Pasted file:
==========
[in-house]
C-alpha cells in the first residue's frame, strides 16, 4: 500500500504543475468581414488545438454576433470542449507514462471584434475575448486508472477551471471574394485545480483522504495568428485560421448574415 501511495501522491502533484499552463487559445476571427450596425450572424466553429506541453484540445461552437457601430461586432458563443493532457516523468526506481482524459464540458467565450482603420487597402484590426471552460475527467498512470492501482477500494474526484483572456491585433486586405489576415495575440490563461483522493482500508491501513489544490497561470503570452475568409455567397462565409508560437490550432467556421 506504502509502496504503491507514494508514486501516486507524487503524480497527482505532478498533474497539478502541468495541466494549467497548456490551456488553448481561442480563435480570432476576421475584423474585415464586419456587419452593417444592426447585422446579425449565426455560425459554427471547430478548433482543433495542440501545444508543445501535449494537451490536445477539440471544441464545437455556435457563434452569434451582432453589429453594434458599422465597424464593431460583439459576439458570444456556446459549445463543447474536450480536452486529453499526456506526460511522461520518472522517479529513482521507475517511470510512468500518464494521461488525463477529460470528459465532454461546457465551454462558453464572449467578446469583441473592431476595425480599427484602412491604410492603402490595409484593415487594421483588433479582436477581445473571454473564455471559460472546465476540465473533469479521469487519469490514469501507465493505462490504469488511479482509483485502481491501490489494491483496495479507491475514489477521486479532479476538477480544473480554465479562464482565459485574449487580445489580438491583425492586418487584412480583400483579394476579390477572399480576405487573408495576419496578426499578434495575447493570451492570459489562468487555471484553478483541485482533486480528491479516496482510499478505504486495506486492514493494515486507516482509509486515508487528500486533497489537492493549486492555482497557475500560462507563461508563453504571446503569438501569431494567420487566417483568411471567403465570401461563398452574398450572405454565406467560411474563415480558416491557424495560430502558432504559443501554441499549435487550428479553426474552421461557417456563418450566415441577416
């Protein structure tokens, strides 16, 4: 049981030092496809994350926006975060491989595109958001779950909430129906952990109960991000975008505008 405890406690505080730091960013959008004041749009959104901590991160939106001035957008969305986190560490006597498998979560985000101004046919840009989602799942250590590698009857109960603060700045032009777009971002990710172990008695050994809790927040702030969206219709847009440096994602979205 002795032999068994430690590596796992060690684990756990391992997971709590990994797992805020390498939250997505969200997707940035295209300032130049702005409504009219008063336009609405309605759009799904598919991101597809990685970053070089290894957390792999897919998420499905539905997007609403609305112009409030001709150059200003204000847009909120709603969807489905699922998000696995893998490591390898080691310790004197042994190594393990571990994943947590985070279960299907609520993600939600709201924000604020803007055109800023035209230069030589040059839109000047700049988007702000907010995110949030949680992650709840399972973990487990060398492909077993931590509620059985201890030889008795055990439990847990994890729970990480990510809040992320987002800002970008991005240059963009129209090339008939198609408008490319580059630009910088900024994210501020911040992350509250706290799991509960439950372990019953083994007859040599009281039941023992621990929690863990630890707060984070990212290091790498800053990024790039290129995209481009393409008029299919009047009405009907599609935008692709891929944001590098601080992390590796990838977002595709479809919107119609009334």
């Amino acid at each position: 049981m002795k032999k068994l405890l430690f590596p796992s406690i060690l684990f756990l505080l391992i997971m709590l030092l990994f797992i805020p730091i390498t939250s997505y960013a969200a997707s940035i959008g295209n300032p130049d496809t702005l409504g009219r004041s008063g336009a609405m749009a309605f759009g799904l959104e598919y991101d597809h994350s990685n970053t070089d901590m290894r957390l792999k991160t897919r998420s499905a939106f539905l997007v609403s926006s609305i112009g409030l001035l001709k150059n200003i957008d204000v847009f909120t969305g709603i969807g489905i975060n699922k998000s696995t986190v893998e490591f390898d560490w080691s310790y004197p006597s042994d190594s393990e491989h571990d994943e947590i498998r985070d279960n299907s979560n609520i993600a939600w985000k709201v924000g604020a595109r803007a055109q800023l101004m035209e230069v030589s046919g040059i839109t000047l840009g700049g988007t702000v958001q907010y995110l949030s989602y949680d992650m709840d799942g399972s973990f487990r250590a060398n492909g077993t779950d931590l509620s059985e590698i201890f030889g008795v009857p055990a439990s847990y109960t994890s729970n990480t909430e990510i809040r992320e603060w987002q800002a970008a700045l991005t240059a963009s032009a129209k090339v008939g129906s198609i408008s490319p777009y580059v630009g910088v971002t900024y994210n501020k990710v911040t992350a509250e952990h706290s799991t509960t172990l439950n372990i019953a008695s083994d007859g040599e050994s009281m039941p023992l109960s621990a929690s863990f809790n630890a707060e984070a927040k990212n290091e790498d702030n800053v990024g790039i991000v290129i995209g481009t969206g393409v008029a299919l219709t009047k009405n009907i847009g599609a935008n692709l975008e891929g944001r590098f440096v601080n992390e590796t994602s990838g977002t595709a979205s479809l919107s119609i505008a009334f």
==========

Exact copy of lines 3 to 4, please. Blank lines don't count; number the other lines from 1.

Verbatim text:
């Protein structure tokens, strides 16, 4: 049981030092496809994350926006975060491989595109958001779950909430129906952990109960991000975008505008 405890406690505080730091960013959008004041749009959104901590991160939106001035957008969305986190560490006597498998979560985000101004046919840009989602799942250590590698009857109960603060700045032009777009971002990710172990008695050994809790927040702030969206219709847009440096994602979205 002795032999068994430690590596796992060690684990756990391992997971709590990994797992805020390498939250997505969200997707940035295209300032130049702005409504009219008063336009609405309605759009799904598919991101597809990685970053070089290894957390792999897919998420499905539905997007609403609305112009409030001709150059200003204000847009909120709603969807489905699922998000696995893998490591390898080691310790004197042994190594393990571990994943947590985070279960299907609520993600939600709201924000604020803007055109800023035209230069030589040059839109000047700049988007702000907010995110949030949680992650709840399972973990487990060398492909077993931590509620059985201890030889008795055990439990847990994890729970990480990510809040992320987002800002970008991005240059963009129209090339008939198609408008490319580059630009910088900024994210501020911040992350509250706290799991509960439950372990019953083994007859040599009281039941023992621990929690863990630890707060984070990212290091790498800053990024790039290129995209481009393409008029299919009047009405009907599609935008692709891929944001590098601080992390590796990838977002595709479809919107119609009334």
């Amino acid at each position: 049981m002795k032999k068994l405890l430690f590596p796992s406690i060690l684990f756990l505080l391992i997971m709590l030092l990994f797992i805020p730091i390498t939250s997505y960013a969200a997707s940035i959008g295209n300032p130049d496809t702005l409504g009219r004041s008063g336009a609405m749009a309605f759009g799904l959104e598919y991101d597809h994350s990685n970053t070089d901590m290894r957390l792999k991160t897919r998420s499905a939106f539905l997007v609403s926006s609305i112009g409030l001035l001709k150059n200003i957008d204000v847009f909120t969305g709603i969807g489905i975060n699922k998000s696995t986190v893998e490591f390898d560490w080691s310790y004197p006597s042994d190594s393990e491989h571990d994943e947590i498998r985070d279960n299907s979560n609520i993600a939600w985000k709201v924000g604020a595109r803007a055109q800023l101004m035209e230069v030589s046919g040059i839109t000047l840009g700049g988007t702000v958001q907010y995110l949030s989602y949680d992650m709840d799942g399972s973990f487990r250590a060398n492909g077993t779950d931590l509620s059985e590698i201890f030889g008795v009857p055990a439990s847990y109960t994890s729970n990480t909430e990510i809040r992320e603060w987002q800002a970008a700045l991005t240059a963009s032009a129209k090339v008939g129906s198609i408008s490319p777009y580059v630009g910088v971002t900024y994210n501020k990710v911040t992350a509250e952990h706290s799991t509960t172990l439950n372990i019953a008695s083994d007859g040599e050994s009281m039941p023992l109960s621990a929690s863990f809790n630890a707060e984070a927040k990212n290091e790498d702030n800053v990024g790039i991000v290129i995209g481009t969206g393409v008029a299919l219709t009047k009405n009907i847009g599609a935008n692709l975008e891929g944001r590098f440096v601080n992390e590796t994602s990838g977002t595709a979205s479809l919107s119609i505008a009334f």